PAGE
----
#28 – Some Like It Hot
In the world of modern comedy, Billy Wilder’s Some Like It Hot is the Ur Stone, the Grand Pappy, and the Ne Plus Ultra of movies about guys wearing dresses. More than Charley’s Aunt on Broadway, more than Milton Berle on television, such diverse entertainments as Mrs. Doubtfire, Bosom Buddies, Just One of the Guys, White Chicks, and even She’s The Man all owe at least some of their varied pedigrees to Some Like It Hot.
Disguise is the key, and it is not just our heroes who are disguised. Nothing in this film is what it seems to be. A funeral parlor turns out to be a speakeasy. A cup of coffee is really illegal booze. A mobster’s flunkies are all “Harvard Men.” Sweet Sue is anything but sweet. Deep Sea fishing is NOT deep-sea fishing, a driver’s license is not a driver’s license, and when Sugar mentions always getting “the fuzzy end of the lollipop,” methinks she is not speaking of anything to be found in a candy store. Clearly the film’s use of double entendre was intended to skirt the production code at the time, but it is appropriate that, in a movie based on disguise, the very language the characters use enjoys its own forms of semantic disguise.
Some Like It Hot has so many narrative ends to tie up, so many disguises to be revealed, that it ends like a house on fire. The mobsters discover “those dames ain’t no dames.” Sweet Sue (Joan Shawlee) discovers her saxophonist and bass player are really men, Sugar Kane (Marilyn Monroe) discovers her millionaire isn’t really a millionaire, and Suitor Osgood (Joe E. Brown) is in for the biggest surprise of all. All of these various complications and subplots are tied up neatly in just under eight minutes. This film’s artful climax is something to behold and treasure.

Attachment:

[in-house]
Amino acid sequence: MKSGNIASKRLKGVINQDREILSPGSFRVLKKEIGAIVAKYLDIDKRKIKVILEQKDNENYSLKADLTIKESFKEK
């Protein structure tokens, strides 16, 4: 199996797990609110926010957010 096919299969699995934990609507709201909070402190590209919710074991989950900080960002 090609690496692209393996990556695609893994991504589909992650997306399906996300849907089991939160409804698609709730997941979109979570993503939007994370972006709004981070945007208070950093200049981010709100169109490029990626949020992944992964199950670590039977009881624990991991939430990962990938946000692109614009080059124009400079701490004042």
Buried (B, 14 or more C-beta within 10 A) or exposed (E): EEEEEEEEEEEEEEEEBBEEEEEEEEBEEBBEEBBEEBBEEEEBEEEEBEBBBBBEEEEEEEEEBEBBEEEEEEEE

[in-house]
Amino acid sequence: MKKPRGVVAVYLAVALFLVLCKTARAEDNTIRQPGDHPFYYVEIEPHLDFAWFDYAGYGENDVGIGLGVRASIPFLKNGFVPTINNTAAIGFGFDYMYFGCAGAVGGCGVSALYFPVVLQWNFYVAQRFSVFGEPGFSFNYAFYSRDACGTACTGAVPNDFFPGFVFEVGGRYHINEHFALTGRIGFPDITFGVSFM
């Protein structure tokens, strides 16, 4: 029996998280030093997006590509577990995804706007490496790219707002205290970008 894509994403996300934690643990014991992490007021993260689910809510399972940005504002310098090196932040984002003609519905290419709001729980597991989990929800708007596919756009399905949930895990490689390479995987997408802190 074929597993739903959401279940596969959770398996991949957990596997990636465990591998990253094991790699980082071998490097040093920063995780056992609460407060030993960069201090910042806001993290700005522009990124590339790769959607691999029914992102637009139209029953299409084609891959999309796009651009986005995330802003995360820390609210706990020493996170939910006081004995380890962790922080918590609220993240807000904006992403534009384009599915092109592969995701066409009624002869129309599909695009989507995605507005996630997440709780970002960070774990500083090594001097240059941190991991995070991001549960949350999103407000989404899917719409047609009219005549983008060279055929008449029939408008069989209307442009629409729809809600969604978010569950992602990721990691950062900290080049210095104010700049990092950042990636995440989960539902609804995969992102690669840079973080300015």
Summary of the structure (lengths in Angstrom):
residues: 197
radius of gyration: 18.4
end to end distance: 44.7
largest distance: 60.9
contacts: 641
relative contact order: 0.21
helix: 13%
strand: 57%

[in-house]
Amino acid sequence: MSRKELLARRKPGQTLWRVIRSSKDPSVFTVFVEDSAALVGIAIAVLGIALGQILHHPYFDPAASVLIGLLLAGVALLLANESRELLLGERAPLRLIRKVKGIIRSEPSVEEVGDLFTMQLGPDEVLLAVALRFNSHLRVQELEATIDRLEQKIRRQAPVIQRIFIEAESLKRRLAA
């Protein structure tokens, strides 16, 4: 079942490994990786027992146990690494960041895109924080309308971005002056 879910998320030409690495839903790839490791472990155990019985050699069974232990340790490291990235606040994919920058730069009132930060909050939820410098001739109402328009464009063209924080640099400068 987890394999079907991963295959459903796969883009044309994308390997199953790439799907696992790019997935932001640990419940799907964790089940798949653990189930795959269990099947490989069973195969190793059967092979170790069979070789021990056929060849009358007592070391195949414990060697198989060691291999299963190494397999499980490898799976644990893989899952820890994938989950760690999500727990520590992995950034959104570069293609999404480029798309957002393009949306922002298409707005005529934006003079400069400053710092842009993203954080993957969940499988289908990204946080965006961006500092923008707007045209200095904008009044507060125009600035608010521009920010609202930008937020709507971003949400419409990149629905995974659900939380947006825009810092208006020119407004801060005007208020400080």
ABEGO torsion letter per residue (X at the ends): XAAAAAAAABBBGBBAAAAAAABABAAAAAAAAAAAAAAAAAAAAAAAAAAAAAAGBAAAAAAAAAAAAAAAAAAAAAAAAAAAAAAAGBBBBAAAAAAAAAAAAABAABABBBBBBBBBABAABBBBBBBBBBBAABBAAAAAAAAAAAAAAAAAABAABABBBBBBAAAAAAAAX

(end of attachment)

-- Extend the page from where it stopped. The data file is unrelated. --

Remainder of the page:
Marilyn Monroe was notoriously difficult on set. She was going through much misery in her personal life and this led to lateness, not knowing her lines, and endless retakes. Director Billy Wilder told Curtis and Lemmon that they had to be perfect in every take because the minute Monroe got it right, that was the take he was going to use. During the seduction scene aboard the yacht, Monroe kept flubbing a line, which led Tony Curtis to eat almost fifty of the little chicken wings he was supposed to be nibbling during her line. Curtis supposedly told a reporter on set that kissing Monroe was “like kissing Hitler.” With the passage of time, most of the principals softened their views. Curtis denied ever saying the Hitler line, and Billy Wilder mused that any actress could have shown up everyday and known her lines perfectly, but NO ONE ELSE could have given the performance that Marilyn Monroe gave. She is radiant in the film and so funny—funny and sexy is a difficult combination to achieve.
“In nomine Wilder, et Lemmon, y Spiritu Monroe… Shpilkis!”